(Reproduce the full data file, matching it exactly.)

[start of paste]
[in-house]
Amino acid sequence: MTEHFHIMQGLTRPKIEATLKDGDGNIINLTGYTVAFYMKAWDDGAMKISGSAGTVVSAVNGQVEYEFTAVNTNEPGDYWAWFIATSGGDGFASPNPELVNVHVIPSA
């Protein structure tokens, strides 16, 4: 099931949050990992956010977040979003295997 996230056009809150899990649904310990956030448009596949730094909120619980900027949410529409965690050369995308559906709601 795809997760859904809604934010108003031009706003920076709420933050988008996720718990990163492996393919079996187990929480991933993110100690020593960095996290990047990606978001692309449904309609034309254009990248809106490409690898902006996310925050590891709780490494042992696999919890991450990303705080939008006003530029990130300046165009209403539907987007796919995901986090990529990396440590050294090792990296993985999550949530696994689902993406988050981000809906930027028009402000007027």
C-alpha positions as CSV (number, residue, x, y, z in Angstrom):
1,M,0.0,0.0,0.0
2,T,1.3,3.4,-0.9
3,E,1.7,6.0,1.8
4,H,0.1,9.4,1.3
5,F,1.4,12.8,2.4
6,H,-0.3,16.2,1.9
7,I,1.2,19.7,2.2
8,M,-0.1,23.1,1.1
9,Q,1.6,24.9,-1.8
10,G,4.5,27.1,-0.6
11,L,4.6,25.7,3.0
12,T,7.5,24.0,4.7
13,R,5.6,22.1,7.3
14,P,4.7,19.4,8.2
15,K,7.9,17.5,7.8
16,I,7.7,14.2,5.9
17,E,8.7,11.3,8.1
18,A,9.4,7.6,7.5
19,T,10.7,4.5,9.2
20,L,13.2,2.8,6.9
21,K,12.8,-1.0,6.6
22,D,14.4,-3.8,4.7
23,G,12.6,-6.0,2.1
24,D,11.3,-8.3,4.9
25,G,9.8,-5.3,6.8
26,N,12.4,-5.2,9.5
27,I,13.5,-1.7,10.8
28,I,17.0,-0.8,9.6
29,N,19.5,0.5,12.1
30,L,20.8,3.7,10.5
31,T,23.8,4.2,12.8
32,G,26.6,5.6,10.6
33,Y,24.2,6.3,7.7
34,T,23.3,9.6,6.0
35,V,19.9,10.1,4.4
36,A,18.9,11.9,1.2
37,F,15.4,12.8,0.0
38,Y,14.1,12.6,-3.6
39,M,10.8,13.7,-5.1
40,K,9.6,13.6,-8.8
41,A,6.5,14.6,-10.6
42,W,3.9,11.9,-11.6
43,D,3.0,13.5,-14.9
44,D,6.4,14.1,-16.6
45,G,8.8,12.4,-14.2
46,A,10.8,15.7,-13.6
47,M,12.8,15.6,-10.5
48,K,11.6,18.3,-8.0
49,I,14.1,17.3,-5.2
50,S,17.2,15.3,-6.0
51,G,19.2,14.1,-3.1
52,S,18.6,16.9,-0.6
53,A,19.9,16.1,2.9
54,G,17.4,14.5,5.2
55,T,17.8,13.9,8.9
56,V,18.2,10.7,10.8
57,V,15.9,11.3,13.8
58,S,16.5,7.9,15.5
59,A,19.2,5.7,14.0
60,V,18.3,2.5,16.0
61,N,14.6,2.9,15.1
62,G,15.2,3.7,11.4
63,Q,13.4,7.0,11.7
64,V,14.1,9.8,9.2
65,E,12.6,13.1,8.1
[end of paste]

[in-house]
Amino acid sequence: MTEHFHIMQGLTRPKIEATLKDGDGNIINLTGYTVAFYMKAWDDGAMKISGSAGTVVSAVNGQVEYEFTAVNTNEPGDYWAWFIATSGGDGFASPNPELVNVHVIPSA
């Protein structure tokens, strides 16, 4: 099931949050990992956010977040979003295997 996230056009809150899990649904310990956030448009596949730094909120619980900027949410529409965690050369995308559906709601 795809997760859904809604934010108003031009706003920076709420933050988008996720718990990163492996393919079996187990929480991933993110100690020593960095996290990047990606978001692309449904309609034309254009990248809106490409690898902006996310925050590891709780490494042992696999919890991450990303705080939008006003530029990130300046165009209403539907987007796919995901986090990529990396440590050294090792990296993985999550949530696994689902993406988050981000809906930027028009402000007027």
C-alpha positions as CSV (number, residue, x, y, z in Angstrom):
1,M,0.0,0.0,0.0
2,T,1.3,3.4,-0.9
3,E,1.7,6.0,1.8
4,H,0.1,9.4,1.3
5,F,1.4,12.8,2.4
6,H,-0.3,16.2,1.9
7,I,1.2,19.7,2.2
8,M,-0.1,23.1,1.1
9,Q,1.6,24.9,-1.8
10,G,4.5,27.1,-0.6
11,L,4.6,25.7,3.0
12,T,7.5,24.0,4.7
13,R,5.6,22.1,7.3
14,P,4.7,19.4,8.2
15,K,7.9,17.5,7.8
16,I,7.7,14.2,5.9
17,E,8.7,11.3,8.1
18,A,9.4,7.6,7.5
19,T,10.7,4.5,9.2
20,L,13.2,2.8,6.9
21,K,12.8,-1.0,6.6
22,D,14.4,-3.8,4.7
23,G,12.6,-6.0,2.1
24,D,11.3,-8.3,4.9
25,G,9.8,-5.3,6.8
26,N,12.4,-5.2,9.5
27,I,13.5,-1.7,10.8
28,I,17.0,-0.8,9.6
29,N,19.5,0.5,12.1
30,L,20.8,3.7,10.5
31,T,23.8,4.2,12.8
32,G,26.6,5.6,10.6
33,Y,24.2,6.3,7.7
34,T,23.3,9.6,6.0
35,V,19.9,10.1,4.4
36,A,18.9,11.9,1.2
37,F,15.4,12.8,0.0
38,Y,14.1,12.6,-3.6
39,M,10.8,13.7,-5.1
40,K,9.6,13.6,-8.8
41,A,6.5,14.6,-10.6
42,W,3.9,11.9,-11.6
43,D,3.0,13.5,-14.9
44,D,6.4,14.1,-16.6
45,G,8.8,12.4,-14.2
46,A,10.8,15.7,-13.6
47,M,12.8,15.6,-10.5
48,K,11.6,18.3,-8.0
49,I,14.1,17.3,-5.2
50,S,17.2,15.3,-6.0
51,G,19.2,14.1,-3.1
52,S,18.6,16.9,-0.6
53,A,19.9,16.1,2.9
54,G,17.4,14.5,5.2
55,T,17.8,13.9,8.9
56,V,18.2,10.7,10.8
57,V,15.9,11.3,13.8
58,S,16.5,7.9,15.5
59,A,19.2,5.7,14.0
60,V,18.3,2.5,16.0
61,N,14.6,2.9,15.1
62,G,15.2,3.7,11.4
63,Q,13.4,7.0,11.7
64,V,14.1,9.8,9.2
65,E,12.6,13.1,8.1